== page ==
Saturday, March 10, 2018

Book Review: Instruments in the Redeemer's Hands

Instruments in the Redeemer’s Hands, by Paul David Tripp, presents a remarkable and refreshingly biblical approach to achieving change in people’s lives. It is a book that addresses the deep needs of those who are acutely suffering, but also every one of us as it teaches us to minister in a biblical way, one unto another.

Tripp lays a good foundation by explaining who we are in God’s creation, what the effects of sin are on every one of us, and why we need Jesus. The book gets its title as he explains how we are each used as an instrument of Christ to work his redemption in the lives of others. In turn, others are used as instruments of change in our lives. He powerfully ties this into our role as God’s ambassadors who are incarnating Christ at every moment.

Another of the categorical differences between this book and other approaches to life-change is the focus on the significance of the heart as the source of our sin and broken lives. The heart becomes the target for change as it is compared with scripture and God’s will for us to glorify him and enjoy him.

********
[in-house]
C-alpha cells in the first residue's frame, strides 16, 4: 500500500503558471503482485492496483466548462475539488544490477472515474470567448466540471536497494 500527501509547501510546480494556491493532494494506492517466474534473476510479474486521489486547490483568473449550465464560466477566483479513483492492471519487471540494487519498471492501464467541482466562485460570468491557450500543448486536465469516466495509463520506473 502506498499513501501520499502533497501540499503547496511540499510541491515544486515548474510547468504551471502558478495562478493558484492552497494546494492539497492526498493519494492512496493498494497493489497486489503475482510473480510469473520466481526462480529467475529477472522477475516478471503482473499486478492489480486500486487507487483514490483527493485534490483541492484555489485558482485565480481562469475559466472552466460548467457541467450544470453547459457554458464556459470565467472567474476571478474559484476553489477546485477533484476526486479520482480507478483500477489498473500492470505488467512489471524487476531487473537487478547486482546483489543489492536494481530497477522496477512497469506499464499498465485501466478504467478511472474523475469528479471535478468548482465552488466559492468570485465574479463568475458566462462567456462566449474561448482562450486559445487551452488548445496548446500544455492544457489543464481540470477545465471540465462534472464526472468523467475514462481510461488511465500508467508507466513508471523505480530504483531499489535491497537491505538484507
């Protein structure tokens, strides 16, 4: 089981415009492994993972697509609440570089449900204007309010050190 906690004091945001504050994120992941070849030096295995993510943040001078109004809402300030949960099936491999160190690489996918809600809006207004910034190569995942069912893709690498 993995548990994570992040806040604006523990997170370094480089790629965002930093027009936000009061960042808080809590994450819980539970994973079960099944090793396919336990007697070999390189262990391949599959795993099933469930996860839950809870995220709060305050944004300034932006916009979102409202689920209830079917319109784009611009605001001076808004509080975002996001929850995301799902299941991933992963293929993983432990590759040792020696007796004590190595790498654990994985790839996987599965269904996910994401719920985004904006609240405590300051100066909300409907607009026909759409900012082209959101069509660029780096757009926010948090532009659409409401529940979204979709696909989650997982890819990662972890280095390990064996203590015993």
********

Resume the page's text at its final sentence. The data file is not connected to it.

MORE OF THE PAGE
After preparing the foundation, Tripp spends the majority of the book describing a model for building relationships and actually being the instrument God uses to work change in people’s lives. The model is called “Love, Know, Speak, Do.” Love is the over-arching and motivating part of the equation. It encompasses God’s love for us as well as our love for one another. Know is the process of developing deep and caring relationships, through which change and mutual admonition can happen. Speak deals with truth and the need for godly and loving confrontation, not just in the big things, but as a natural and organic part of our corporate lives. Finally, Do is concerned with action, responsibility, and accountability for the long haul.

His instruction is thorough, comprehensive, and detailed. It is also very practical, with specific examples and suggestions about how to implement each of the four aspects of the model. Without reservation, I recommend this book to anyone who is in formal counseling or discipling relationships, but also to anyone who wants greater insight into his own heart and who wants to more fully reflect Christ to others.